In December of 1861, representatives from the various presbyteries across the South met in Augusta, GA, for the first General Assembly of the Presbyterian Church in the Confederate States of America (PCCSA). One of their first steps was adopting the constitution (i.e. confession, catechisms, government, etc.) of the PCUSA, from which they had just broken. They adopted these standards verbatim, only substituting “Confederate States” for “United States.” Afterwards a motion was made to appoint a committee of one pastor and one elder from each of the ten synods in attendance to draft an address to all the churches of the world announcing their existence as a denomination and defending their actions. The great Dr. James Henley Thornwell was chosen to head the committee, and the address which the committee produced was unanimously adopted by the General Assembly as a whole. The address takes up seventeen pages in the book in which I found it, and is thus too long to reproduce in full here. However, I will summarize the content and provide full quotes as necessary, with special attention given to things deemed politically incorrect by today’s standards.
After introducing their denomination and assuring others of their continued fidelity to orthodox doctrine, they go to great lengths to justify the need for their separation from the northern Presbyterian church. They say that they do not wish to be “guilty of schism” or “to rend the body of Christ,” but that the present political realities foisted such a course upon them. They imagine that in a meeting of the northern and southern presbyteries at present, “they would denounce each other, on the one hand, as tyrants and oppressors, and on the other hand, as traitors and rebels.” Rather than make such a mockery of the peace of the church for a nominal, meaningless unity, peaceful separation is unfortunately preferable. The following paragraph appears during this line of discussion:
We cannot condemn a man, in one breath, as unfaithful to the most solemn earthly interests — his country and race — and commend him in the next as a loyal and faithful servant of his God. If we distrust his patriotism, our confidence is apt to be very measured in his piety. The old adage will hold here as in other things, falsus in uno, falsus in omnibus [false in one thing, false in everything].
Notice that a man’s duty to “his country and race” is referenced offhandedly in passing as “the most solemn earthly interests,” such that neglect in that area gives grounds to doubt a man’s piety. This is quite the opposite view of the modern church, in which the more a man denies even having such earthly interests, the more pious he is viewed. 1 Timothy 5:8 speaks to which view is the correct one.
The committee goes on to argue that the forming of a separate national denomination in the new country does not injure the unity of Christ’s Church:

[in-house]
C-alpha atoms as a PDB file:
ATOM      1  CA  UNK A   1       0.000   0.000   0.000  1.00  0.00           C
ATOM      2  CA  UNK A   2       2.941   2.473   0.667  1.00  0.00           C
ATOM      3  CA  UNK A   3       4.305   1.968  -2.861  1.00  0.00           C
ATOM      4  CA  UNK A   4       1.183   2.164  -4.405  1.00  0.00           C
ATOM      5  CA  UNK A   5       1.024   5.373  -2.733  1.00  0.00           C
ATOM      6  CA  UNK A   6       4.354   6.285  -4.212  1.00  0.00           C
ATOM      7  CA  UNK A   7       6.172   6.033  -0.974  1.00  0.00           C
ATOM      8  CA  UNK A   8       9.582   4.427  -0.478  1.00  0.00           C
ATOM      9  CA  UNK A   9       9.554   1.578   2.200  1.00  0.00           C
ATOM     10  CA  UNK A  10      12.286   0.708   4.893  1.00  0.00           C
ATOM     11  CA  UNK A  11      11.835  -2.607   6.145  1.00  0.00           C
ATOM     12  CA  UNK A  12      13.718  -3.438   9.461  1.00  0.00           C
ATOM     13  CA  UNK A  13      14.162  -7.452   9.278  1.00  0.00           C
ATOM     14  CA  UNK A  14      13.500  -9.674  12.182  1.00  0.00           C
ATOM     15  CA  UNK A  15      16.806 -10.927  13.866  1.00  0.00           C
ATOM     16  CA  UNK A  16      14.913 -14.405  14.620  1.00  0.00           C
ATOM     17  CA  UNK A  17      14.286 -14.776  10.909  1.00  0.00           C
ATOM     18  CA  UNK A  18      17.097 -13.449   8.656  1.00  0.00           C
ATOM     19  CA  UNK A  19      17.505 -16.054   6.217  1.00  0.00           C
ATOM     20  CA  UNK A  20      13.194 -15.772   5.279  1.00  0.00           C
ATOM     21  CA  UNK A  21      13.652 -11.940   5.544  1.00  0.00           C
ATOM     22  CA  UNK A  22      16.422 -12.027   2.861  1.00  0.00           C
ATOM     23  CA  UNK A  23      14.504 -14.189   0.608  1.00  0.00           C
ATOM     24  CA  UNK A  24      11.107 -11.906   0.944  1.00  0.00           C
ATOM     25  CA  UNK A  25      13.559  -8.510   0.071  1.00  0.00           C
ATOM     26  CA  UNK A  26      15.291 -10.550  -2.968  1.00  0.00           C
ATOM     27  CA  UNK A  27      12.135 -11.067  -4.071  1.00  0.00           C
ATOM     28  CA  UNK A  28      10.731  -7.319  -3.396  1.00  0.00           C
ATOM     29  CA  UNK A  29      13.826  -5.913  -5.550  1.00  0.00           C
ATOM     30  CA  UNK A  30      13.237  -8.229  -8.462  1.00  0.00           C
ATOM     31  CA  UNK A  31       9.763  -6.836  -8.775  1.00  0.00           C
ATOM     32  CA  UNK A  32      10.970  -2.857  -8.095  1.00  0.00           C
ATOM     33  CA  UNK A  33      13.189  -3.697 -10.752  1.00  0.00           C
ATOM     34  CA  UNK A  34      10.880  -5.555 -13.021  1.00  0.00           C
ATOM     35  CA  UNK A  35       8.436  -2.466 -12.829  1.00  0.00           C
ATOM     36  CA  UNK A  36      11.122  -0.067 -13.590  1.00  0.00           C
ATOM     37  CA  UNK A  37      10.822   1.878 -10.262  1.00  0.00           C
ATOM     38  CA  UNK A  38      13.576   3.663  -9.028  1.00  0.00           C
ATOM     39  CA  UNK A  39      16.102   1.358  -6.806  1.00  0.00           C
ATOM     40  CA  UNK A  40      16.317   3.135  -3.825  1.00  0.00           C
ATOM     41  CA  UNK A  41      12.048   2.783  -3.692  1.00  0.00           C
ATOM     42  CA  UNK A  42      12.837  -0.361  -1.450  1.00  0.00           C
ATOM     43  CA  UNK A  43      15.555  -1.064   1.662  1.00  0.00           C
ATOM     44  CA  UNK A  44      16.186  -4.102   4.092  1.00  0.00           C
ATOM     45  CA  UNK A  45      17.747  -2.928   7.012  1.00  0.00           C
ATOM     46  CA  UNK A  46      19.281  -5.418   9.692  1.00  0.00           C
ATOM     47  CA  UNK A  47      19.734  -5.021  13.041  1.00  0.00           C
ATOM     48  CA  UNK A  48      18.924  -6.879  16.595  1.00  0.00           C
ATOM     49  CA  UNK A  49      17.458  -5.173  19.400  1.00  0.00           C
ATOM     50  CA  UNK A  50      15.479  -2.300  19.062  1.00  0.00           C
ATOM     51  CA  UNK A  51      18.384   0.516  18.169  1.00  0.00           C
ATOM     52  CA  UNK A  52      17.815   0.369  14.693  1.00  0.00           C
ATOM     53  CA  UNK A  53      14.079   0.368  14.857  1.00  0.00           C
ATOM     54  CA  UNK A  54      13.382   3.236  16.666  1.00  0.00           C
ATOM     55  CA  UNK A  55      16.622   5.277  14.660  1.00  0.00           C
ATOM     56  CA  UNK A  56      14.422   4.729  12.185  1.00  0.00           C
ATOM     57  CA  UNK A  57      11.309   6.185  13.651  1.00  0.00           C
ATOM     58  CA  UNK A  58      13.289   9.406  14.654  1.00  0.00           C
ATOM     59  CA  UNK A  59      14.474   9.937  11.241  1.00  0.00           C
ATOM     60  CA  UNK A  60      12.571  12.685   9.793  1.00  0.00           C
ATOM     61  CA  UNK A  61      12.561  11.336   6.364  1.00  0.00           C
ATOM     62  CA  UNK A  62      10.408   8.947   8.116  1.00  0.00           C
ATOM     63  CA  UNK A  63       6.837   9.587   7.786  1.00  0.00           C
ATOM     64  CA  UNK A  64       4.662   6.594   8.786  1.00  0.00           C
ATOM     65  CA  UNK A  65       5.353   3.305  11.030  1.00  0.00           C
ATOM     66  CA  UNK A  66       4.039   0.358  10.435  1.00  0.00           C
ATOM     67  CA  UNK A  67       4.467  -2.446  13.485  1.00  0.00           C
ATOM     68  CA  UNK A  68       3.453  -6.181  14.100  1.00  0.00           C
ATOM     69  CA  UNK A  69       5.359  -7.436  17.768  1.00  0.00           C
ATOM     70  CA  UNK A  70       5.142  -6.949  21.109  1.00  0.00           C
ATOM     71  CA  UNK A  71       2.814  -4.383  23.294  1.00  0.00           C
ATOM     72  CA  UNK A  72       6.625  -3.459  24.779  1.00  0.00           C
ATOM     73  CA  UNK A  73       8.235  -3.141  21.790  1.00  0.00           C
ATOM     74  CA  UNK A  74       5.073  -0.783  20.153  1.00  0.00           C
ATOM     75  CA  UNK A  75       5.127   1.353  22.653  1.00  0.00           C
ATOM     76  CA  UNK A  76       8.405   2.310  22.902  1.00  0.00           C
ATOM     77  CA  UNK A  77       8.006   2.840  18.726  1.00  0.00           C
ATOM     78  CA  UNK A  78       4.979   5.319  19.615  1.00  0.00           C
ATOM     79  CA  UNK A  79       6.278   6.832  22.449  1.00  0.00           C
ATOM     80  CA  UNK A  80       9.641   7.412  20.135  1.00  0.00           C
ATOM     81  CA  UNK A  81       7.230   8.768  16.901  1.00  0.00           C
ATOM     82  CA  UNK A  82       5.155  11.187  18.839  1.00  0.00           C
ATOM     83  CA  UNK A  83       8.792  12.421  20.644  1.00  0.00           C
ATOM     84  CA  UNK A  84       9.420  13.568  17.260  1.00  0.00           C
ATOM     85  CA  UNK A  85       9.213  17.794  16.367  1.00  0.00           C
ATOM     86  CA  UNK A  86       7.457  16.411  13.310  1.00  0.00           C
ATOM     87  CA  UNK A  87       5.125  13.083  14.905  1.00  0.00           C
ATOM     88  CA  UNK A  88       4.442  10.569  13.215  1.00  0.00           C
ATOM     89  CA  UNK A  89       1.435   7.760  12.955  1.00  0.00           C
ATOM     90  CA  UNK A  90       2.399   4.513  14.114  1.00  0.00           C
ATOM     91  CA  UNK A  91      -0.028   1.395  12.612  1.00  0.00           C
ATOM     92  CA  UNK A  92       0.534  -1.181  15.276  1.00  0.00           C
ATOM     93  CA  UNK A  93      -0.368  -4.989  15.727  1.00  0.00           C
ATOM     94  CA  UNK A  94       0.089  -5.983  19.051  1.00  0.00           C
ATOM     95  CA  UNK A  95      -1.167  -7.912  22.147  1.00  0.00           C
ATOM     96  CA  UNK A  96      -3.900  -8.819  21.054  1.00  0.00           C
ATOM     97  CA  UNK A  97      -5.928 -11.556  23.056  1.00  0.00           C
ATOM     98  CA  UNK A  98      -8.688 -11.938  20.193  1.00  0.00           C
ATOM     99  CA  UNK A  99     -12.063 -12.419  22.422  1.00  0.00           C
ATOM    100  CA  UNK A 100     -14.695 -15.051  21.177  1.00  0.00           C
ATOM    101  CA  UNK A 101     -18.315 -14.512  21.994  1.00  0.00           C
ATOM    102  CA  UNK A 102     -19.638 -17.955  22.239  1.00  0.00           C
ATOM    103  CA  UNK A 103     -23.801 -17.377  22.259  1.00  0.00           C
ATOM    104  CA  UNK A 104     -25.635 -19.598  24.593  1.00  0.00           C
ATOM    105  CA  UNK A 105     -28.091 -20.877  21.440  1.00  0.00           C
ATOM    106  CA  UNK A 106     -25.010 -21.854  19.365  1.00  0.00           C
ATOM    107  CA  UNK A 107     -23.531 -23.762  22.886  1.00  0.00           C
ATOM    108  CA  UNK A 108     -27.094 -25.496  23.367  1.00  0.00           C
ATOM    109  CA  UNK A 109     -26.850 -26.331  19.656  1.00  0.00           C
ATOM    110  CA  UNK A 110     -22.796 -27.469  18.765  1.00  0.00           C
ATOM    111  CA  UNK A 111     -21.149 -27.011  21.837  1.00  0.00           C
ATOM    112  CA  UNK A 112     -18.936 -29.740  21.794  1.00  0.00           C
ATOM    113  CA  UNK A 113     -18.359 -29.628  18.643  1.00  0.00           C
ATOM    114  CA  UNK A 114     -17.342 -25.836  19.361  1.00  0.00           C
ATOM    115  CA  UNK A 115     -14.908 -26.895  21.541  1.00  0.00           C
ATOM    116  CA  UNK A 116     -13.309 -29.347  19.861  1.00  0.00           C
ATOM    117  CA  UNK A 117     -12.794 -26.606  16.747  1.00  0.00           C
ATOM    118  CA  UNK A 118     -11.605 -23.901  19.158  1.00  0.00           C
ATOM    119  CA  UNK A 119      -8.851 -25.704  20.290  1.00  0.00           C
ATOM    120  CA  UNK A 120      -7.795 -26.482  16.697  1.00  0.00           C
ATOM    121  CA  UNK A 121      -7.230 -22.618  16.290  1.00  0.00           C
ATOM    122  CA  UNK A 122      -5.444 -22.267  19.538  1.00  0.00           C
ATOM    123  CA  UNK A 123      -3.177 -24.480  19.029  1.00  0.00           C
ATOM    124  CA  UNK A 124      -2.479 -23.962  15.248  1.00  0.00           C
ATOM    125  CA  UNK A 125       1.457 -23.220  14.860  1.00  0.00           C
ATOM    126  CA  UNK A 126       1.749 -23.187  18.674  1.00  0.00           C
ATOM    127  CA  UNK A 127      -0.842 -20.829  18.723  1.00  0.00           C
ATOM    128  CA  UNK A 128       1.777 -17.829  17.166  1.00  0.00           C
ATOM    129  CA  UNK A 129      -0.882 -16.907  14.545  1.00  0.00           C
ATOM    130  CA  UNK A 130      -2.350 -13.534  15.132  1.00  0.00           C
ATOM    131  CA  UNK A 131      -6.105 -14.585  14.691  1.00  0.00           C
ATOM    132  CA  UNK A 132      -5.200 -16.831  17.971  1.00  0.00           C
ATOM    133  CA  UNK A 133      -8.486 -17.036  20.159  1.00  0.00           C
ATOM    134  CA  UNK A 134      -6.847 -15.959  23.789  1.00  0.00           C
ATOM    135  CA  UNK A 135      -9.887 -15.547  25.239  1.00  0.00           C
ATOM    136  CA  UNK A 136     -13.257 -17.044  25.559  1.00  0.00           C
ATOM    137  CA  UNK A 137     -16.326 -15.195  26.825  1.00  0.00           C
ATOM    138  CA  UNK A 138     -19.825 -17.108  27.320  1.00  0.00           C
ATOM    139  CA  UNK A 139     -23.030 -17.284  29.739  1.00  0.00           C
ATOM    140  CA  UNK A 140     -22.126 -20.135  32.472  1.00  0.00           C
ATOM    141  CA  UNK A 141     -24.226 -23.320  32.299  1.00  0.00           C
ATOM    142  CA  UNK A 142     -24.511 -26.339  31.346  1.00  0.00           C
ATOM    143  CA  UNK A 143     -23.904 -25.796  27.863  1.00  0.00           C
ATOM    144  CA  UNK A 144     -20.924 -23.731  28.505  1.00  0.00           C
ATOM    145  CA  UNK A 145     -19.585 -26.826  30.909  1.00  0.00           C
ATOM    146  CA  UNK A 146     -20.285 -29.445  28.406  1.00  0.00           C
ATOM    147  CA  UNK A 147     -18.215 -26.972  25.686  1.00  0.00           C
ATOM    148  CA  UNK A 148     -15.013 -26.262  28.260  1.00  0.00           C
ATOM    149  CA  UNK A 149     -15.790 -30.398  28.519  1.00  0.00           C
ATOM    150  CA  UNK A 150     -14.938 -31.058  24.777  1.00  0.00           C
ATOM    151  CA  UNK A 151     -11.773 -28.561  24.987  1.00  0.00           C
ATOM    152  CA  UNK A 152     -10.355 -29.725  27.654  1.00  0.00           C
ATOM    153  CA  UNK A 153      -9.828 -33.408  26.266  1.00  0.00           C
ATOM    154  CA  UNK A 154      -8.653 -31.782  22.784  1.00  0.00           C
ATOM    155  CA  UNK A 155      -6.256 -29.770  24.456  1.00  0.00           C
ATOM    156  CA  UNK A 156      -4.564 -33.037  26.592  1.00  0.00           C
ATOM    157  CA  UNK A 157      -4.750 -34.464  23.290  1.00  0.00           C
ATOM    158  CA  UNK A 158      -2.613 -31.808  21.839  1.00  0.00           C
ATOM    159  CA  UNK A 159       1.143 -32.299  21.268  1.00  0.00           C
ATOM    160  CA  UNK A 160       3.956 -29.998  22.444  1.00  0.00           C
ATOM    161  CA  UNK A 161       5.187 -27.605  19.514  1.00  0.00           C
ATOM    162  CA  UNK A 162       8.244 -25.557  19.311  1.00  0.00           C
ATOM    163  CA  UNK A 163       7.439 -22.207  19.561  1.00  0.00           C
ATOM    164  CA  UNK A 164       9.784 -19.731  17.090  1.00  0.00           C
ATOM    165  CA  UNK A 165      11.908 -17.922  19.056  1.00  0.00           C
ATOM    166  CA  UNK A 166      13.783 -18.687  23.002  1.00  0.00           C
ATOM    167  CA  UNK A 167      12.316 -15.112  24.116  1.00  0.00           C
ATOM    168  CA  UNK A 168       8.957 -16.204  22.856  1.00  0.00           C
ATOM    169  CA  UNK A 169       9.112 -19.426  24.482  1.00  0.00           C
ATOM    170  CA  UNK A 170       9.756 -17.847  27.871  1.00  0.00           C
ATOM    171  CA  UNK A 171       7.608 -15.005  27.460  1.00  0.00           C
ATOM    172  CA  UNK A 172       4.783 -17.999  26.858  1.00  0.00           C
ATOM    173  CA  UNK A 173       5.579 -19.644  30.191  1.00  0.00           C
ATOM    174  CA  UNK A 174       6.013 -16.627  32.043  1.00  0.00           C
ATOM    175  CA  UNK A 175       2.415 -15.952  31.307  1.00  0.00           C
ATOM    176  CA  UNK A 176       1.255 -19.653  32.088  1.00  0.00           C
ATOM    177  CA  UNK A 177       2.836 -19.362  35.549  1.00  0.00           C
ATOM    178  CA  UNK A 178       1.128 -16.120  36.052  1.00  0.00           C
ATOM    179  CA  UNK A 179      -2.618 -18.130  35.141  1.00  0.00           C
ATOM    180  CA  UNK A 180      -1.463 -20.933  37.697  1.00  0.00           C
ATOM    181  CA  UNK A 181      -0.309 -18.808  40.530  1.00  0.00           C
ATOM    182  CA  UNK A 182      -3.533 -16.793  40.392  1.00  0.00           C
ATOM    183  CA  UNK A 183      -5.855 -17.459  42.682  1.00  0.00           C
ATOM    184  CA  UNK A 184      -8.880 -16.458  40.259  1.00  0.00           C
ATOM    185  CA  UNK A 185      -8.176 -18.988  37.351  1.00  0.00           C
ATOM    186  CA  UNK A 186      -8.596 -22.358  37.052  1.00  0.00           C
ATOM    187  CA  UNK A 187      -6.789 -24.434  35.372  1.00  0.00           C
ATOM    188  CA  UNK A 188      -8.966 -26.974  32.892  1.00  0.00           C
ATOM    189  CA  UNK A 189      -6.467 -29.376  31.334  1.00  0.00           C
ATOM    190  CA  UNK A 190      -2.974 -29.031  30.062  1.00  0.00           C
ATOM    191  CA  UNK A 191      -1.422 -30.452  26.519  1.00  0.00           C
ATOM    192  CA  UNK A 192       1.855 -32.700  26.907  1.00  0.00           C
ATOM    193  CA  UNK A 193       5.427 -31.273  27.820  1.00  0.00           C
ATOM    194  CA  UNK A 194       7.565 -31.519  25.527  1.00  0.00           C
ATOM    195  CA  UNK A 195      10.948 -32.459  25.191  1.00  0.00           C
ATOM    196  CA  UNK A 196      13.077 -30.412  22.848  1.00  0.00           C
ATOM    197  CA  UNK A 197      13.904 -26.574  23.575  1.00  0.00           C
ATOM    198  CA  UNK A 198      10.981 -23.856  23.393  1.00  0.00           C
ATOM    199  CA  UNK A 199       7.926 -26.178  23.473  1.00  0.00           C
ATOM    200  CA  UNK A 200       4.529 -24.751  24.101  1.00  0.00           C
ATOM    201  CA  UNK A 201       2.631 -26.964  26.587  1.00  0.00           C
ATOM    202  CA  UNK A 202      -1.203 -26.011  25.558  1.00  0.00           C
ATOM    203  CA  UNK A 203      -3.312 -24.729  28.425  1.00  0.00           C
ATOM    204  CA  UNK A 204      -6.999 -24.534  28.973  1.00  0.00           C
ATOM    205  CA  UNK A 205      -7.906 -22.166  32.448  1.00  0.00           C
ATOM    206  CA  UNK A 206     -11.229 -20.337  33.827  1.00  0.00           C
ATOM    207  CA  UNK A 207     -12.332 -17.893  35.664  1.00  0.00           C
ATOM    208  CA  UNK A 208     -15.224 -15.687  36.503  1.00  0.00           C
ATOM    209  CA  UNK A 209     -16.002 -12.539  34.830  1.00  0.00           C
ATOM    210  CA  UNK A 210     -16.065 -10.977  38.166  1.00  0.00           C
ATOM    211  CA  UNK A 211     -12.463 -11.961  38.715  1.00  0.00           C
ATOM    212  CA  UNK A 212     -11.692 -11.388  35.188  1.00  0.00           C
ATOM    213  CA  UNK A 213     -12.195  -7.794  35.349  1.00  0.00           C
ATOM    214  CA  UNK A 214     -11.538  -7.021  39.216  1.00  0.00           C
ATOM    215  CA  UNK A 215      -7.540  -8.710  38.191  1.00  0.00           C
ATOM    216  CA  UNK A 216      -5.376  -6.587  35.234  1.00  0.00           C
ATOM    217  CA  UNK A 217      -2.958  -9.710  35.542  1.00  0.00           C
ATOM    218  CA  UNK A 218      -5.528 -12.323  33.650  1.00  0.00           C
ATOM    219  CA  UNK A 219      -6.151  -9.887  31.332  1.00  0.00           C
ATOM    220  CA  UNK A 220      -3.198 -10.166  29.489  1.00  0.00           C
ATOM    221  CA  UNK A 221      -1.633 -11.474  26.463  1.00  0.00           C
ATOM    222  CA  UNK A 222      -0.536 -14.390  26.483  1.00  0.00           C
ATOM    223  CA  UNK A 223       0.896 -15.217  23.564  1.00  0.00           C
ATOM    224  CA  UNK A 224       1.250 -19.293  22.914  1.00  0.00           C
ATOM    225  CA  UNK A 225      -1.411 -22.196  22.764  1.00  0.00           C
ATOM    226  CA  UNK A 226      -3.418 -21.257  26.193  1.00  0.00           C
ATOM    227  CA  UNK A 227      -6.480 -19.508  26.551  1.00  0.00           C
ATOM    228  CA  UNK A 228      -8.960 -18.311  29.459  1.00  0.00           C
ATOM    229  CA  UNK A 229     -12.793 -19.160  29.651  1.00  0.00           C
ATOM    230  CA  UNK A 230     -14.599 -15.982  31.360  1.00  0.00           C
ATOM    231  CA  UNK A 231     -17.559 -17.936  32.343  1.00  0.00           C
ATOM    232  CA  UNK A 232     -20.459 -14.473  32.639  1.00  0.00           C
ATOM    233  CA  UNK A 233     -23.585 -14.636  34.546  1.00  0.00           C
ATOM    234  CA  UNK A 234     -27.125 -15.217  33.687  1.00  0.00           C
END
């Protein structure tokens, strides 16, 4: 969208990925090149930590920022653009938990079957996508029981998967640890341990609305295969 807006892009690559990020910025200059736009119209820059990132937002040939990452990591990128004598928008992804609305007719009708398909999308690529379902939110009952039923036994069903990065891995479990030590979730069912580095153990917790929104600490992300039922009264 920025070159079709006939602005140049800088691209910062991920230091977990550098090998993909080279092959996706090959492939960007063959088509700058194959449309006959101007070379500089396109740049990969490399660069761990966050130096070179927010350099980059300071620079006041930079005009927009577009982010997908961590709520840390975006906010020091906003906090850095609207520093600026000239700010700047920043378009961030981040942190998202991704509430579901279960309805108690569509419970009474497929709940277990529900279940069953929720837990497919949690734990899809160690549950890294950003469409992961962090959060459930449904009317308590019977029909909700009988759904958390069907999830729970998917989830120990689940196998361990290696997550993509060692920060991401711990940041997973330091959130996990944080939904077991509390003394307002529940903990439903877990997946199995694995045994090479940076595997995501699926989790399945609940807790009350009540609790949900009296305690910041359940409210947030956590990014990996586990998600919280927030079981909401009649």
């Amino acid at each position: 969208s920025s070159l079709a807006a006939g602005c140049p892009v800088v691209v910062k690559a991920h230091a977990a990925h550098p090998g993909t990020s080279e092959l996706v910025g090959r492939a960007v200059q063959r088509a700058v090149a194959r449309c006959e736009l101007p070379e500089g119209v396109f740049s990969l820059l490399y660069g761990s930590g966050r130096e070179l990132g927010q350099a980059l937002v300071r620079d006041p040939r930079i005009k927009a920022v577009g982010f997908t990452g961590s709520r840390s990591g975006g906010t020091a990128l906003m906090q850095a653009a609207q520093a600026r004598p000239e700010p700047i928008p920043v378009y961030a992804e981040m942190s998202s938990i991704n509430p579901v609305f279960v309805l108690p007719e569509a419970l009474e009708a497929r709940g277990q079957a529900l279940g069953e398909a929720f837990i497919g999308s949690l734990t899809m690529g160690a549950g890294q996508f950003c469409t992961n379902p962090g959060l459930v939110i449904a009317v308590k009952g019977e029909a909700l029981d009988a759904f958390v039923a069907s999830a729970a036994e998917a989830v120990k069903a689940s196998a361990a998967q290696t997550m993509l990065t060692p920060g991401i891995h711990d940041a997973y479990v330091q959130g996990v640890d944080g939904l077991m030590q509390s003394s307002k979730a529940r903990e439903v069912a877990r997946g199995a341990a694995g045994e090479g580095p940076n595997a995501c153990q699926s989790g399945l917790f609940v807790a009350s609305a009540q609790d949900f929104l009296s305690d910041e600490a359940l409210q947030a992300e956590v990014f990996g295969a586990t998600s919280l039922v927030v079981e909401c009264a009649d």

The Church Catholic is one in Christ, but it is not necessarily one visible, all-absorbing organization upon the earth. There is no schism where there is no breach of charity. Churches may be perfectly at one in every principle of faith and order, and yet geographically distinct, and mutually independent. As the unity of the human race is not disturbed by its division into countries and nations, so the unity of the spiritual seed of Christ is neither broken nor impaired by separation and division into various Church constitutions. Accordingly, in the Protestant countries, Church organizations have followed national lines.
Notice that Thornwell and the committee consider the division of mankind along national lines to be a normal and healthy state of affairs in no way conflicting with Christianity. After this, the committee briefly parts ways with me a bit. They take the position that since the church and state are ordained by God to separate spheres of jurisdiction, the church should never speak on political issues; in contrast, I maintain that the church has the duty to speak to general principles in the political sphere even while maintaining its separate jurisdiction.1 The committee states that the church has no authority to speak on secession or slavery (as a political institution) for or against, only to acknowledge the reality of it. The committee then identifies the difficulties in maintaining an international denomination, especially one spanning countries at war with each other. Further added to this was mention of the northern church’s insistence on inserting the political issue of slavery into everything; should slavery have been denounced as a sin in Scripture, the northern church would have been in the right, yet Scripture not only fails to condemn slavery, but openly condones and codifies it.
We venture to assert that if men had drawn their conclusions upon [slavery] only from the Bible, it would no more have entered into any human head to denounce slavery as a sin, than to denounce monarchy, aristocracy, or poverty. . . . [The Abolitionists] have gone [to the Bible] determined to find a particular result, and the consequence is, that they leave with having made, instead of having interpreted, Scripture.
The committee goes on to formulate a biblical argument for slavery, even listing all the godly men in Scripture who owned slaves. It was pleasant to observe the great similarity between their argument and the one found on F&H. Like the anti-racists of our day, the abolitionist opponents of the southern Presbyterians, when unable to produce any biblical backing for their position, simply retreated to mouthing platitudes about slavery being against the law of love and the Golden Rule. The committee answers this argument.
The law of love [Golden Rule] is simply the inculcation of universal society. The interpretation which makes it repudiate slavery would make it equally repudiate all social, civil, and political inequalities. Its meaning is, not that we should conform ourselves to the arbitrary expectations of others, but that we should render unto them precisely the same measure which, if we were in their circumstances, it would be reasonable and just in us to demand at their hands. It condemns slavery, therefore, only upon the supposition that slavery is a sinful relation — that is, he who extracts the prohibition of slavery from the Golden Rule, begs the very point in dispute.